Income tax in UK ‘may have to rise by 12p in the pound’

A new report has found that the income tax rates in the UK may have to rise by a staggering 12 pence in the pound over the next few decades in order to keep Britain’s public finances at a sustainable level.

The UK’s debt is currently at more than 60 per cent of national income, compared to the 40 per cent level that is considered ‘safe’ for a solvent economy.  Spending cuts in excess of the Government’s current plans and tax rises are seen as the only way to cope with the aftermath of the global financial crisis and the challenges of an aging population.

Income tax needs to rise by 12p in the pound to plug hole in finances

The report from the Office of Budget Responsibility (OBR) – an independent think tank set up by Chancellor George Osborne – has painted a nightmare picture for the UK economy.

An aging population in the UK is pushing up the costs of pension and healthcare, meaning that in fifty years time over a quarter of the UK population will be over the age of 65.  The cost of pensions and healthcare will rise to £80 billion by the year 2061 meaning that unless the NHS becomes significantly more efficient, the Government will have to raise an additional £57 billion every year in taxes.

As a 1p rise in income tax raises £4.6 billion, taxes would have to rise by 12p to bring down the UK’s debt to the levels last seen before the recession.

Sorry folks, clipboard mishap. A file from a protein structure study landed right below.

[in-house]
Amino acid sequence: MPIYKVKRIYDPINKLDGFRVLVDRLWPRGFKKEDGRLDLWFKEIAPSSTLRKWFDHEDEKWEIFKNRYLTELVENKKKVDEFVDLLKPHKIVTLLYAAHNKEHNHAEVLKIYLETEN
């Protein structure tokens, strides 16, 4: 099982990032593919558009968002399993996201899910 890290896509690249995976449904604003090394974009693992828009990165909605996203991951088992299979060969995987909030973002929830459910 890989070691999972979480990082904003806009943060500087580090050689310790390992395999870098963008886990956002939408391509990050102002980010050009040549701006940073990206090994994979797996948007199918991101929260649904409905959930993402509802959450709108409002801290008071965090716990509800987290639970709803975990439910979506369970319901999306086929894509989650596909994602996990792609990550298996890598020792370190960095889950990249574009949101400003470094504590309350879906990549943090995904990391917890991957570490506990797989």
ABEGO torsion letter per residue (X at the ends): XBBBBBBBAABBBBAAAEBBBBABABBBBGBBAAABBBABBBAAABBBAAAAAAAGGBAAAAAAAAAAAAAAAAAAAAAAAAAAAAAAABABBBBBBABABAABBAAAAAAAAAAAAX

Robert Chote, head of the OBR, said: “The Government is likely to have to tax more or spend less elsewhere to keep the public finances on a sustainable path.”

In the short term, an income tax rise of 5p is considered the minimum amount that would be necessary to get the UK economy back on an even keel.  The OBR report said: ‘Under our central projections, the Government would need to implement a permanent tax increase or spending cut of 1.5 per cent of GDP (£22billion in today’s terms) in 2016/17 to get debt back to 40 per cent.’

The Daily Mail reports that ‘if ministers decide to put up taxes, this would equate to an increase of almost 5p on the basic and higher rate of income tax.’

Part of the problem over the next few decades will be caused by a reduction in some of the other tax revenues that the Government enjoys.  The OBR report pointed to the declining revenues from fuel duty as cars become more fuel efficient whilst tax revenues from tobacco shrink as less and less people smoke.

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